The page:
No jurisdiction, including Oregon, has published an ethics opinion or other formal guidance on the propriety of crowdfunding. As with all legal applications of new technologies, the ethics law can be slow to catch up with modern-day practice. Nevertheless, a preliminary look at crowdfunding suggests that it is not per se prohibited by the Oregon Rules of Professional Conduct. As with any novel approach to practicing law, whether crowdfunding is permissible depends on the type of funding model used by the lawyer and the specifics of how the lawyer implements the fund-raising campaign. Wise lawyers will proceed with extreme caution.
This changed in late June, when the NYSBA issued Ethics Opinion 1062. The opinion digest states:
A law firm may engage in certain types of crowdfunding but not others. Any form of fundraising that gives the investor an interest in a law firm or a share of its revenue would be prohibited. However, in some circumstances a law firm may give the funding source some kind of reward. For example, a law firm may send a funder non-confidential memoranda discussing legal issues (provided the law firm complies with any applicable advertising rules), or may agree that the law firm will provide pro bono legal services to certain charitable organizations, provided that the lawyer complies with Rule 1.1 regarding competence and the representation does not involve conflicts in violation of Rule 1.7 or Rule 1.9.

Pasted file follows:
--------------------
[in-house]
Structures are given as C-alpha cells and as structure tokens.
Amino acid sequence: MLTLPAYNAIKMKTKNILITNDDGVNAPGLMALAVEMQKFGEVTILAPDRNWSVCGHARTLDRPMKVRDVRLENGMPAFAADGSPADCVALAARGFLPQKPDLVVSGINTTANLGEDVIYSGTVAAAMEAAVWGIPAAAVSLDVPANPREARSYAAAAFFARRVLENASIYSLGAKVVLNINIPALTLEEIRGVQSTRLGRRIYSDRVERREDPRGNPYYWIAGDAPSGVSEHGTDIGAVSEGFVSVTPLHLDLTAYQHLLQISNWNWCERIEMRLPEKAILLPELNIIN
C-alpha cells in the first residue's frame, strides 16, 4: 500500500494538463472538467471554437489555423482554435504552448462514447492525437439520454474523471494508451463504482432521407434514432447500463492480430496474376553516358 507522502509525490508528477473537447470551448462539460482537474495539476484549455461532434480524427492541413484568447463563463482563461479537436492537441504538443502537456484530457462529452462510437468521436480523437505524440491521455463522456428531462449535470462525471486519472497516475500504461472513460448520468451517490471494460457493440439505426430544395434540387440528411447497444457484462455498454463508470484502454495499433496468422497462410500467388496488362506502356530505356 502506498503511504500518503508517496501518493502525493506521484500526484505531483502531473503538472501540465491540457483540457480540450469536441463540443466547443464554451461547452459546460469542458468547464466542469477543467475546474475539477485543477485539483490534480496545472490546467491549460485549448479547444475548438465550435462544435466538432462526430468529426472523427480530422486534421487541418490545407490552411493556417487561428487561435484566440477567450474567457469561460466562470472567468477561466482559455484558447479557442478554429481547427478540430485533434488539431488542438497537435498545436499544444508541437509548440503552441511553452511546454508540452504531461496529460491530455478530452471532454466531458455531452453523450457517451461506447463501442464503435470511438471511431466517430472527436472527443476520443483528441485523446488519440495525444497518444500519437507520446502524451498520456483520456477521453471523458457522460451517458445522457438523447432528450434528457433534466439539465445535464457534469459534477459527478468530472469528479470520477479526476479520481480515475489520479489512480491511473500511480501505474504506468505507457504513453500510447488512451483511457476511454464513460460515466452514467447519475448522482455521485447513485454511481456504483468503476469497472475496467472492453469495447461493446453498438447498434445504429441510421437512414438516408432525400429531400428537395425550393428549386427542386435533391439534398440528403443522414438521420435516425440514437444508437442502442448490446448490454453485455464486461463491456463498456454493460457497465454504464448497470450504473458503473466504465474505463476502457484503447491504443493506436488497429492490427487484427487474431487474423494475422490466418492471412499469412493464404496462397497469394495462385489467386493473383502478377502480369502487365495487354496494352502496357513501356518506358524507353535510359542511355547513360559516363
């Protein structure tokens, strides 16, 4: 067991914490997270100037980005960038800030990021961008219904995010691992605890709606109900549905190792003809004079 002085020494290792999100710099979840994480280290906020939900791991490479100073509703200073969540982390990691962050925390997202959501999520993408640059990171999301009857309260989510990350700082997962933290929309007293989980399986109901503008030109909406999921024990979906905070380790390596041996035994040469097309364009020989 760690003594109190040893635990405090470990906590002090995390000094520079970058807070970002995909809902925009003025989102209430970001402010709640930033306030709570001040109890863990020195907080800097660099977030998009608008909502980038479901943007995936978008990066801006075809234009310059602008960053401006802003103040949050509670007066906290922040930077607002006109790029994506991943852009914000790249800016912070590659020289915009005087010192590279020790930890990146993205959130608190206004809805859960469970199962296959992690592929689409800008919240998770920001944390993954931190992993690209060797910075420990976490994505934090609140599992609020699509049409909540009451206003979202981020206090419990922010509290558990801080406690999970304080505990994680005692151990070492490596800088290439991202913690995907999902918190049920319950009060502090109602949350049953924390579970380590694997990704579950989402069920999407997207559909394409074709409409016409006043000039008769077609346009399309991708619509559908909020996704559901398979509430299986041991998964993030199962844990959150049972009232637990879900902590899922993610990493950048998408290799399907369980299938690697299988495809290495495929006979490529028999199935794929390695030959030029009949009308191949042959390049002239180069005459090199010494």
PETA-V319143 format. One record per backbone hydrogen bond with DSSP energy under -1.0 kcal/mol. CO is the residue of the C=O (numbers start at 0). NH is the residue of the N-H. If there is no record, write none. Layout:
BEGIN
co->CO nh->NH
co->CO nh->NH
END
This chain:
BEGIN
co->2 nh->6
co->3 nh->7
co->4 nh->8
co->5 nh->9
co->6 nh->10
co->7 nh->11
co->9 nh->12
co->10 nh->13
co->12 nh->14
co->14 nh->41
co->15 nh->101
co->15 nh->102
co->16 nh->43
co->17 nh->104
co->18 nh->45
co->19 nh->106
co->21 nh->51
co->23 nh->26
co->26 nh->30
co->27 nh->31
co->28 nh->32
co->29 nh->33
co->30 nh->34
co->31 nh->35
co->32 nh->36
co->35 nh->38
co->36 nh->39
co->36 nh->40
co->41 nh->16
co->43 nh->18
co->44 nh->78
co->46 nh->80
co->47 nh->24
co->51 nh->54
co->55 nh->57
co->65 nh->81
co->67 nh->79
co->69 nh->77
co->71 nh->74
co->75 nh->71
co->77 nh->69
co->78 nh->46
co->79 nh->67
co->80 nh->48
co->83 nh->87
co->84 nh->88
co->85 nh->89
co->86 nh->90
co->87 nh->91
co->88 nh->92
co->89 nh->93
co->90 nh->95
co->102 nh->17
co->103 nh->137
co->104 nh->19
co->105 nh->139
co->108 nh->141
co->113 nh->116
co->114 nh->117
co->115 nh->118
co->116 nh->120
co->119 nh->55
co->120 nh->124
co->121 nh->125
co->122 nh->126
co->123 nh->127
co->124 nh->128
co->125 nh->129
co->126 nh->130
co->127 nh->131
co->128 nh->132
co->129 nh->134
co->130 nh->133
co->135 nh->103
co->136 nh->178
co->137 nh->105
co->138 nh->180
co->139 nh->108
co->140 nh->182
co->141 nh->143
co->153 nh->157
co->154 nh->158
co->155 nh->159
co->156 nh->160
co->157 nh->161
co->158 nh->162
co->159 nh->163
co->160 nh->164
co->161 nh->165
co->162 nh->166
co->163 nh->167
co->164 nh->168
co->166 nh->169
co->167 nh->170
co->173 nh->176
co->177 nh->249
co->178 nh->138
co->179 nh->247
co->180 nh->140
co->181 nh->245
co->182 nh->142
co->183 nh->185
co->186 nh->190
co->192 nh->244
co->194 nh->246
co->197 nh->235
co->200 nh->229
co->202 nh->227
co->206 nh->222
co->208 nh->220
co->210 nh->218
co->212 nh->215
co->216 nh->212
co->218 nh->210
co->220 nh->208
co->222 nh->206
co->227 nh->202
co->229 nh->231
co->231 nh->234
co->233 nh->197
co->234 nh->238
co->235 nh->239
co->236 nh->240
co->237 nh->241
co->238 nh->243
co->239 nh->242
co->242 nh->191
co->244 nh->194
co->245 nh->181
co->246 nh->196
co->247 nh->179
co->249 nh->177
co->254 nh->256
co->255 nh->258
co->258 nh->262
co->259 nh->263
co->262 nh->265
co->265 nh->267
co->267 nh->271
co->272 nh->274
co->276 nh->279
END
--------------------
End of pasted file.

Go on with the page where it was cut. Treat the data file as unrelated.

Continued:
The NYSBA opinion is the first of its kind in the nation. It addressed the issues of competence and conflicts head-on, but did not touch on some other points that my co-author and I raised relating to trust accounting, third-party payment, fees, advertising/promotion, use of disclaimers, and taxation. Lawyers interested in crowdfunding would be well-advised to give our article a second look.